MY NOMINEE FOR Best Off-the-Radar-Screen Initiative is the development of a city forest management plan now being crafted as part of Mayor Greg Nickels' green agenda. In the next few weeks, the city will receive some new, laser radar (LIDAR) satellite data that will help generate a three-dimensional picture of our city's green areas and how they're doing.
Why does a city of concrete need a forest plan? Seattle has an estimated 1.2 million trees, and the canopy of that "forest" covers some 25 percent of the citynot untypical given our size. Still, being typical is not what you'd expect of an environmentally conscious city built in the middle of a vast forest.
On the other hand, the first thing our founders did after landing was put up a sawmill, so we shouldn't be surprised if we're a bit naked. Nevertheless, it's understood that trees improve the health of a city. Not only do they prettify a place, they clean the air, reduce noise, improve water quality, and prevent runoff and erosion. The value of these functions alone is roughly estimated by the city at more than $1 billion per year. It's probably much more. In aesthetic, spiritual, romantic, and recreational terms, it's incalculable.
But getting a handle on what's happening with our trees and habitats isn't easy. To my eye, parts of Seattle seem much greener than when I was growing upstretches of Rainier Avenue South evoke a tree-lined boulevard, and some avenues have "Olmsteded" nicely, in keeping with the vision of our turn-of-the-century planners. Even buzz-cut Ballard, which was cleared by Mossback's ax-wielding Scandinavian kinfolkpeople who saw trees as a challenging grass to be mowedseems to be sprouting more leaves of late.
THE OLD GROWTH IS mostly gone, though some survives in pockets. The most impressive is in Seward Park, the city's biggest and oldest stand of original coniferous forest. The city's forester, Mark Mead, says there are trees in the park more than 200 feet tall (the LIDAR data will be more exact), and he estimates some could be as old as 600 years. They include the city's biggest Doug fir and some impressive cedars. The whole ecosystem, small and isolated, is essentially intact. What was once an island in Lake Washington is now an oasis of ancient memory in an increasingly urbanized terrain.
Old growth was still being cut in Seattle (Carkeek Park) as late as the 1940s, partly due to World War II timber shortages. Despite aggressive neighborhood planting, trees and urban wildlife habitat are still being lost to development. A consequence of density and infill is that we've been building in greenbelts and vacant lots, and the size of yards is shrinking. It would be convenient to blame chain saw-crazy judges for our vanishing trees, but development is the main culprit.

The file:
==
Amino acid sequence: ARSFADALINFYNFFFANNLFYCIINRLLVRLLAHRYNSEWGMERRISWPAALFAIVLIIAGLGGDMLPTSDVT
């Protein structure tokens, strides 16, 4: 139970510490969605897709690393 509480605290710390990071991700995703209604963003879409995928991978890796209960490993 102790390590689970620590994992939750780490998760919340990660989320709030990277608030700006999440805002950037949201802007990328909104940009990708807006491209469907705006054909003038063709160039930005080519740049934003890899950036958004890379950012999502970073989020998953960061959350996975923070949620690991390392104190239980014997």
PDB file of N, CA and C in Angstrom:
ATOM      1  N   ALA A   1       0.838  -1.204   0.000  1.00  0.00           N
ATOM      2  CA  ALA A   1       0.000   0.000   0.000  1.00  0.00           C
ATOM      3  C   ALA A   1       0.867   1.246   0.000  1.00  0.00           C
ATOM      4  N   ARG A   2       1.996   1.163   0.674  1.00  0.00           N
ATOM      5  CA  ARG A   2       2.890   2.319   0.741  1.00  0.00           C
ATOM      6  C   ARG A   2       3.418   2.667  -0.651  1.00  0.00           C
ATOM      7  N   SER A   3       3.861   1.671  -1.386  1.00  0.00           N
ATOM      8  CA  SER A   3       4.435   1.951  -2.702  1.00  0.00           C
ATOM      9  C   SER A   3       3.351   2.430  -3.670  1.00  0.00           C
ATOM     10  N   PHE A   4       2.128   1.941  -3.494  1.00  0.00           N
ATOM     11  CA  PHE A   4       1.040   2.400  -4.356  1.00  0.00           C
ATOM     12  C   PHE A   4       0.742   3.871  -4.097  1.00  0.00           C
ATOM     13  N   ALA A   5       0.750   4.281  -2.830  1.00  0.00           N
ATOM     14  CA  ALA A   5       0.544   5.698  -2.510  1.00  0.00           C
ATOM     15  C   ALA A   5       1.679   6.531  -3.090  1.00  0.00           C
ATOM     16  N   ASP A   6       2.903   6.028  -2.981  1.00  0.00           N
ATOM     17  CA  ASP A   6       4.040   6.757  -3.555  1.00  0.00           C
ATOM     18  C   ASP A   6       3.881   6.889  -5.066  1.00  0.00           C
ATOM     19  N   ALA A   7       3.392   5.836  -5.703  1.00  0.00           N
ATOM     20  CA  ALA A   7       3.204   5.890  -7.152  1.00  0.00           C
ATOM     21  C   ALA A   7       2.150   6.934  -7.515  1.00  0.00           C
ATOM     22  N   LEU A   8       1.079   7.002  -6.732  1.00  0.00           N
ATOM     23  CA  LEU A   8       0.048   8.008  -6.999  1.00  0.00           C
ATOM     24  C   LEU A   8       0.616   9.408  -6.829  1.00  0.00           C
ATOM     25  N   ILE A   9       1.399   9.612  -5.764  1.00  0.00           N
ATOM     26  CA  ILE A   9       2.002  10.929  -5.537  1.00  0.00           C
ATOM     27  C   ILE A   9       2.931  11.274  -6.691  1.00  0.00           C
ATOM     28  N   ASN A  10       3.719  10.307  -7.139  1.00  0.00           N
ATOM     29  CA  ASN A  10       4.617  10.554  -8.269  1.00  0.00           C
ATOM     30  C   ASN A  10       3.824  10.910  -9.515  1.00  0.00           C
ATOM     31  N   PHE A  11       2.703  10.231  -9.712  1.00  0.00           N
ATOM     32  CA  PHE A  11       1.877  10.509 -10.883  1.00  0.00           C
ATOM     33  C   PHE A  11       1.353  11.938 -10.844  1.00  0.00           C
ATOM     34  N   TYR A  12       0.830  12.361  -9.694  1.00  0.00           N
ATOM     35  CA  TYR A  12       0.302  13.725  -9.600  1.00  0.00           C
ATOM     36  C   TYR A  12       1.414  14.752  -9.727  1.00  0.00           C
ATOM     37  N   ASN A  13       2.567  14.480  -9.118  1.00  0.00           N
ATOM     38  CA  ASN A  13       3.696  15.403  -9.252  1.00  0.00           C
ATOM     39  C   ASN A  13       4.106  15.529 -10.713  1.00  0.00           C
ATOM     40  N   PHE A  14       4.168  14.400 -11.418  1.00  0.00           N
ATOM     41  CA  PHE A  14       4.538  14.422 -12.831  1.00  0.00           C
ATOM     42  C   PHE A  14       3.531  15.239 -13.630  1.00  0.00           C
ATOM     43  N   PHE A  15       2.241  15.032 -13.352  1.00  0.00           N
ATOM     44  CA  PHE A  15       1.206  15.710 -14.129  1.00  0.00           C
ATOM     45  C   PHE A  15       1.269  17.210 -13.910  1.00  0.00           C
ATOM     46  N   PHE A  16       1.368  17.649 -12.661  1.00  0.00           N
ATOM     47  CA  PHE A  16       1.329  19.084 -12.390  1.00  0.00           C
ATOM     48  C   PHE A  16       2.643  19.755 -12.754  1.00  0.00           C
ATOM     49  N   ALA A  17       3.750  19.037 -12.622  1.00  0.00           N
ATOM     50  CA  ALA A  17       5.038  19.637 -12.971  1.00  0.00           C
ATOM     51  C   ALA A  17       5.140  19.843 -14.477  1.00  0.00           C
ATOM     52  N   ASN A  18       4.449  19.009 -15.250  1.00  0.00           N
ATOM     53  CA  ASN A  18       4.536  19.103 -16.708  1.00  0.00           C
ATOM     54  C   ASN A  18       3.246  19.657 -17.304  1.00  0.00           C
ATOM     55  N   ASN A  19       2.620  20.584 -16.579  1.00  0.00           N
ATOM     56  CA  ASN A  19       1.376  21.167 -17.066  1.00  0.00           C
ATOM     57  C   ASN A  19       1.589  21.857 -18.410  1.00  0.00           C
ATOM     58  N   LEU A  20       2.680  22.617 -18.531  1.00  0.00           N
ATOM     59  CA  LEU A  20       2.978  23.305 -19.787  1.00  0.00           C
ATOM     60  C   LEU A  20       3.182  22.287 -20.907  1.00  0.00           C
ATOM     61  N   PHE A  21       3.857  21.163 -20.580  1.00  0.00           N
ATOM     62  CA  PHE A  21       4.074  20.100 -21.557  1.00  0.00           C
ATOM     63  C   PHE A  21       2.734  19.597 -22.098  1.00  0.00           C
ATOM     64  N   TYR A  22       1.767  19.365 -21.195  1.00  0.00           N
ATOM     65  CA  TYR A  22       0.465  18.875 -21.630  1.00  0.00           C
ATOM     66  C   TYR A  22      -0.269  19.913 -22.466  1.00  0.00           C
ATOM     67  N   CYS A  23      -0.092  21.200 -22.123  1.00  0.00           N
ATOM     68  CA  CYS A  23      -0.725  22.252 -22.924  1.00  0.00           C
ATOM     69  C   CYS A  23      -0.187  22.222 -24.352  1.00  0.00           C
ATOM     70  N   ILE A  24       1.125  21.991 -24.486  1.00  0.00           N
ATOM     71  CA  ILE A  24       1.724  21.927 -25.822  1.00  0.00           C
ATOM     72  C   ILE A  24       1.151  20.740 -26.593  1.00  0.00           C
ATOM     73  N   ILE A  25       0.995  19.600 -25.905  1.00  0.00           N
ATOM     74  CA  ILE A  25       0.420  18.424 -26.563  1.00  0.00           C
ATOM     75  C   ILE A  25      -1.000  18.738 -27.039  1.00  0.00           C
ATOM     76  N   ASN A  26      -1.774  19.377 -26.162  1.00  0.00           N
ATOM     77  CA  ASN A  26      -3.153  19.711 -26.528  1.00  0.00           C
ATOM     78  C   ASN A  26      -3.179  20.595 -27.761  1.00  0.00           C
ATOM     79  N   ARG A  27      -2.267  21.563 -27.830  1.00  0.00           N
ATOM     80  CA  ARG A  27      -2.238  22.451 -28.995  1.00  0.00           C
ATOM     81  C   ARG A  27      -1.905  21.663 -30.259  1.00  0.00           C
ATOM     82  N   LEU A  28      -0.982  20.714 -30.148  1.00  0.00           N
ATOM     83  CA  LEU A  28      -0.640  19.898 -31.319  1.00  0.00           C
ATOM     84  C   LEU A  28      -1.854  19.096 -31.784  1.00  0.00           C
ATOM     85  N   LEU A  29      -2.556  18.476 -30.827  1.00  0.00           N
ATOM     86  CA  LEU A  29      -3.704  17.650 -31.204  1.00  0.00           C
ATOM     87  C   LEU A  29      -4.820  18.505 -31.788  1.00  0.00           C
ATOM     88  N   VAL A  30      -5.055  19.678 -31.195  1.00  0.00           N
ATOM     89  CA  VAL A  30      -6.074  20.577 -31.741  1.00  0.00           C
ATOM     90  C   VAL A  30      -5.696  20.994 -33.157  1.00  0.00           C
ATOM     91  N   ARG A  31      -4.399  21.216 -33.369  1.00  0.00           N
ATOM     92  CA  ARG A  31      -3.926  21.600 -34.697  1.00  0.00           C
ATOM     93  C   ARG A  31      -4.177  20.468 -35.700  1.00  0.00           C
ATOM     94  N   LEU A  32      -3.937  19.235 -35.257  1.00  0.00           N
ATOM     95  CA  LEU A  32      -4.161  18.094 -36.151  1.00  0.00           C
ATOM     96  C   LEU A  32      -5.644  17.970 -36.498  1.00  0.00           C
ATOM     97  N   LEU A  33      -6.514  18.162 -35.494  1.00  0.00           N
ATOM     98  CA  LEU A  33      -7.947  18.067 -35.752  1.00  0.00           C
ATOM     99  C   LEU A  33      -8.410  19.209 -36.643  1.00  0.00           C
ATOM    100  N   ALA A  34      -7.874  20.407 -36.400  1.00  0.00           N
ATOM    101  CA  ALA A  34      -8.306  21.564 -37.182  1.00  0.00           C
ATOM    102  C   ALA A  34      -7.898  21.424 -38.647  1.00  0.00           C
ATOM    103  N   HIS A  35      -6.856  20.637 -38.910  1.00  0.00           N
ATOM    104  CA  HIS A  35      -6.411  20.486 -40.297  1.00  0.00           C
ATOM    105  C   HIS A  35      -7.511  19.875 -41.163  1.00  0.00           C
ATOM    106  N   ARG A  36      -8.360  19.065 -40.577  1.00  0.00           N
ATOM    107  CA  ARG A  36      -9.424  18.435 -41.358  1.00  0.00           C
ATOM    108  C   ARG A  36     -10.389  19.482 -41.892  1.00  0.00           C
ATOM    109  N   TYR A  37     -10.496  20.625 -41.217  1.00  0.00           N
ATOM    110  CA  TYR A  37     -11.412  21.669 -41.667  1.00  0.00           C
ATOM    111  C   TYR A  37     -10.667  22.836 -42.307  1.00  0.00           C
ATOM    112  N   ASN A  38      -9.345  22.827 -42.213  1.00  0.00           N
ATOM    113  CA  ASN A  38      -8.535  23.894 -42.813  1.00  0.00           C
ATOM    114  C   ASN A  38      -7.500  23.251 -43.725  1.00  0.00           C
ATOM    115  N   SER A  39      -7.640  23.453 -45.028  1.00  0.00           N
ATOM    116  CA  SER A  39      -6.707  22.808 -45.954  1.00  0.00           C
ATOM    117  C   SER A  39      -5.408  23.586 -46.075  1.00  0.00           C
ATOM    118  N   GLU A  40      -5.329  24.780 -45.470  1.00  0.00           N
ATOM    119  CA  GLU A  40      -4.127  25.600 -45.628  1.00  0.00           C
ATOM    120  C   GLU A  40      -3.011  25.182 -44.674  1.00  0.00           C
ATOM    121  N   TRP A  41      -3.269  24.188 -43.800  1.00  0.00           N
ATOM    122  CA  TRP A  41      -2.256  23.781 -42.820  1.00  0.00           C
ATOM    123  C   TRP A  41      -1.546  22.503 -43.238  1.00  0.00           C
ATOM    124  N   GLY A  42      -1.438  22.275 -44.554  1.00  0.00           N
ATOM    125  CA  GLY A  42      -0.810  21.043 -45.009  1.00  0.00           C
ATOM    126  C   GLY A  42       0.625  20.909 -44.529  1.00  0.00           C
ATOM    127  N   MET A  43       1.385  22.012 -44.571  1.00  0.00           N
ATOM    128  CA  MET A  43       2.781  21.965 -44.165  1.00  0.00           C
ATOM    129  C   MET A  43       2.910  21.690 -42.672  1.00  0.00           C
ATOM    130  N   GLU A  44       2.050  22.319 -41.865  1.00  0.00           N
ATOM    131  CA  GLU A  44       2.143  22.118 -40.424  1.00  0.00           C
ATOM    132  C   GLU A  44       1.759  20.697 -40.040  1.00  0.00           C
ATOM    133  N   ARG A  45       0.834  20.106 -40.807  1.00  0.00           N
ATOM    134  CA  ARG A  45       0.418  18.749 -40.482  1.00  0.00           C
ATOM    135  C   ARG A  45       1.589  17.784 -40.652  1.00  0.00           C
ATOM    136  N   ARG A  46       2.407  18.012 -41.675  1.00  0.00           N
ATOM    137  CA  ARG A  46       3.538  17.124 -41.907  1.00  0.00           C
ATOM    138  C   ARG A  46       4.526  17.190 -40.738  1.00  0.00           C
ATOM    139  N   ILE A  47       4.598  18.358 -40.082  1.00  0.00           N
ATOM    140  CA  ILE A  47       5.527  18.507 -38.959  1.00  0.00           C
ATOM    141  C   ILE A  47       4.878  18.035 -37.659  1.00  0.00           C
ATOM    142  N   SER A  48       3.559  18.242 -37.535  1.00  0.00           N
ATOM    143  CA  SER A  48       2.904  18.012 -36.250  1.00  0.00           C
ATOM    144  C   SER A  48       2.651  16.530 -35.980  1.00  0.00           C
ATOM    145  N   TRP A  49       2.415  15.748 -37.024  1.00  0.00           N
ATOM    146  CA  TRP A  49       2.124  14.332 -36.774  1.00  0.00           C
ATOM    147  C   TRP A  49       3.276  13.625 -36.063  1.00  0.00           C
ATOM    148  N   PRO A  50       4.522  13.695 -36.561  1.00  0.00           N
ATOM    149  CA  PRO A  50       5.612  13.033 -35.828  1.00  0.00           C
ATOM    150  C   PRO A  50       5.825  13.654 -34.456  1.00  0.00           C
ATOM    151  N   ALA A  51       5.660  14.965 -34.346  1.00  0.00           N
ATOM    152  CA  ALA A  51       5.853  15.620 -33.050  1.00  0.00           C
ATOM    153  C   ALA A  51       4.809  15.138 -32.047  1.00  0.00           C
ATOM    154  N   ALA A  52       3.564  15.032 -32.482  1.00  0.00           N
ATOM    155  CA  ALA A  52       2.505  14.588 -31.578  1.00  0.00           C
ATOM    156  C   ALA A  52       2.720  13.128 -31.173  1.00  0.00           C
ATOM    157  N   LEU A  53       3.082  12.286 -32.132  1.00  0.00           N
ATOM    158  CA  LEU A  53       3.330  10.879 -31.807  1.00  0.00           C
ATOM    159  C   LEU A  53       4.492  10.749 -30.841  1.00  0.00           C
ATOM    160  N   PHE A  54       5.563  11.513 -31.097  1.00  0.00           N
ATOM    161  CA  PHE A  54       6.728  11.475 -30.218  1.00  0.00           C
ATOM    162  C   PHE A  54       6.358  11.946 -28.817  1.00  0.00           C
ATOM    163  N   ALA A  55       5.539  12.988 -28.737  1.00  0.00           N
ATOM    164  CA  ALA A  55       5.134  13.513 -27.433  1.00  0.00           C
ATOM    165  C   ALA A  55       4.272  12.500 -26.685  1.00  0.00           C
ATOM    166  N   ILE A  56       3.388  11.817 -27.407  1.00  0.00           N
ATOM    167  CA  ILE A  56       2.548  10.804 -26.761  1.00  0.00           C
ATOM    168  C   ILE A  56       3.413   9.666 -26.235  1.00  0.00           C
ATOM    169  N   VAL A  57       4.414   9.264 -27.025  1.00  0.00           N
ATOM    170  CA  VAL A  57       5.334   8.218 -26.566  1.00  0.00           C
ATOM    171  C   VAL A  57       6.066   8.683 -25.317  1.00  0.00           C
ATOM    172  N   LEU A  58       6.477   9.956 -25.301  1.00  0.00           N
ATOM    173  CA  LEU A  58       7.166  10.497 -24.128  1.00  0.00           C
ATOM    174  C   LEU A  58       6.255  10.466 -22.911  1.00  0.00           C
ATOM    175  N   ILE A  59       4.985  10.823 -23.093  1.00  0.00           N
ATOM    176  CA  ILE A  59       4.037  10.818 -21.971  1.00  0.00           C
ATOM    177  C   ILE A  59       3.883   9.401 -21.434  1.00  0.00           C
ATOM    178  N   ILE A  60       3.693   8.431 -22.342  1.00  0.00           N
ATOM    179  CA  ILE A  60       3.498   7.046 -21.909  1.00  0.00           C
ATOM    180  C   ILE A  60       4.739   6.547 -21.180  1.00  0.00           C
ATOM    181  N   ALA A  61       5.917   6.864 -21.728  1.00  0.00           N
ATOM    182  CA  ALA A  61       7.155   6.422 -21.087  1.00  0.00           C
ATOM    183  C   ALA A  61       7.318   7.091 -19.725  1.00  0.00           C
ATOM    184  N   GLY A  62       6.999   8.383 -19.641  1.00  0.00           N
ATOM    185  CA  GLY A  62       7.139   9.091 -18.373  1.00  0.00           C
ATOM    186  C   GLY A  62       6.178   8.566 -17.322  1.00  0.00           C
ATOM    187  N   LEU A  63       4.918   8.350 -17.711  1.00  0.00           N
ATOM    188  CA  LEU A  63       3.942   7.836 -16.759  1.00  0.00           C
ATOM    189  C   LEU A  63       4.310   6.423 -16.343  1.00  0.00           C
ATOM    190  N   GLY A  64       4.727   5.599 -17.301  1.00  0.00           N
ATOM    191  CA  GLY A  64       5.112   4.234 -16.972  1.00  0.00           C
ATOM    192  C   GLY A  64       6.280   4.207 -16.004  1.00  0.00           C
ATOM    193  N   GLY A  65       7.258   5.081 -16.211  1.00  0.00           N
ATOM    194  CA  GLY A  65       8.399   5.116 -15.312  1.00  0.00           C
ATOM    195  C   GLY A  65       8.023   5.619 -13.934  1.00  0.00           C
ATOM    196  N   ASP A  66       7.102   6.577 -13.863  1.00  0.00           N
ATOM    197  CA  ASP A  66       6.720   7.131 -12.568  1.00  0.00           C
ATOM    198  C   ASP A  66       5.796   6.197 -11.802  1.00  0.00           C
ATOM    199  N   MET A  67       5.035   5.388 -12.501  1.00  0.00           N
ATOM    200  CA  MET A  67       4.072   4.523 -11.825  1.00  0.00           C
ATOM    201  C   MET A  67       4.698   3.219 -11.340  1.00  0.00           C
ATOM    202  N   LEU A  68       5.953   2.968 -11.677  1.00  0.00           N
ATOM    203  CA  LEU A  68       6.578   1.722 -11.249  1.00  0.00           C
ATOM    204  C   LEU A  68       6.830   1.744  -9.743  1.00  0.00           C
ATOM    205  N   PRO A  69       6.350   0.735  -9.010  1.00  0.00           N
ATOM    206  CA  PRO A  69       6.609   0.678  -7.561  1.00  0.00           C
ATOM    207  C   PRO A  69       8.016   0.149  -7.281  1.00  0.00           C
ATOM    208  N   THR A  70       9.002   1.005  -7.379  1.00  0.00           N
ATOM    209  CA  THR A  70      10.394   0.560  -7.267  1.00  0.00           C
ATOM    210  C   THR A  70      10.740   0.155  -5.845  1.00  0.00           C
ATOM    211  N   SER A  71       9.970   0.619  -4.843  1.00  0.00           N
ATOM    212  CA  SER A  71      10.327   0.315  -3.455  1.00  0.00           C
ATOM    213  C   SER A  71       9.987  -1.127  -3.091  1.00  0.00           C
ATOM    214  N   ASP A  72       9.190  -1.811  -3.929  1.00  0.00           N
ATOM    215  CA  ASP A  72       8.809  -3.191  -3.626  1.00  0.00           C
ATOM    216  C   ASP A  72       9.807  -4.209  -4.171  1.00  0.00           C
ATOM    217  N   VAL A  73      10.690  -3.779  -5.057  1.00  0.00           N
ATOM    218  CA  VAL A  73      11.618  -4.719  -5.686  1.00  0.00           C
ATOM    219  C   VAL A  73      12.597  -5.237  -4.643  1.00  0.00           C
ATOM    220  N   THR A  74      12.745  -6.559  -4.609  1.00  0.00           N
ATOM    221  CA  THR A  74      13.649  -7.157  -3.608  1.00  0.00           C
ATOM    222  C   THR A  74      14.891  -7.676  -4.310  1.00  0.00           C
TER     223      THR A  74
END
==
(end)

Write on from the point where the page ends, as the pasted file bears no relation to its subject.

It's hard to mitigate those changes on the fly. As older trees are cut, thousands of young ones are planted, but the loss of older trees has an impact. Fewer trees are capable of hosting an eagle's nest, for example. Fast-growing parking-strip saplings don't make up for the loss of mature trees reaching the natural end of their life cycles, any more than tree farms can replace old growth. Maintaining and nurturing an urban forest requires information, management, patience, and a plan. It also requires cooperation between city departments and from private-property owners. The city is working to develop a forest management plan to keep our trees healthy and to identify and improve key habitats. It will also help steer development.
URBAN FOREST HEALTH goes beyond the city limits. While no one I talked to is sure how the city's forest is doing overall, it's dead certain that the forest of the metro region has shrunk. Suburban sprawl is chomping away, like an infestation of caterpillars. Yet the health of these lands is important to the quality of life in Seattle. Our city's official bird, proclaimed by the City Council last March, is the great blue heron. Many of these birds nest and breed on the Black River in Renton, according to Alex Morgan, conservation coordinator for Seattle Audubon. If we want to keep heron healthy and happy in Seattle, we need to keep them safe on the Black River, too.
Dennis Paulson, director of the Slater Museum of Natural History at the University of Puget Sound, is an avid Audubon birder. He's been counting birds in Seattle for 35 years. When he first moved to his current home 11 years ago, he said, he did all the things you're supposed to do to make it more bird-friendly: install feeders, dig ponds, plant trees. Sadly, he's concluded that it hasn't made a bit of difference. What's happening in the larger region matters even more.
While the city's forest plan won't address regional problems per se, it will help us better understand our piece of the ecological puzzle. The new satellite data can inform city planning and yield a detailed inventory of our green spaces. That will provide the basis for knowing better how our policies affect the quality of life for everyone in Seattle, including trees, frogs, eagles, robins, otters, and beavers. They don't get to vote, but the mayor has rightly recognized an important constituency.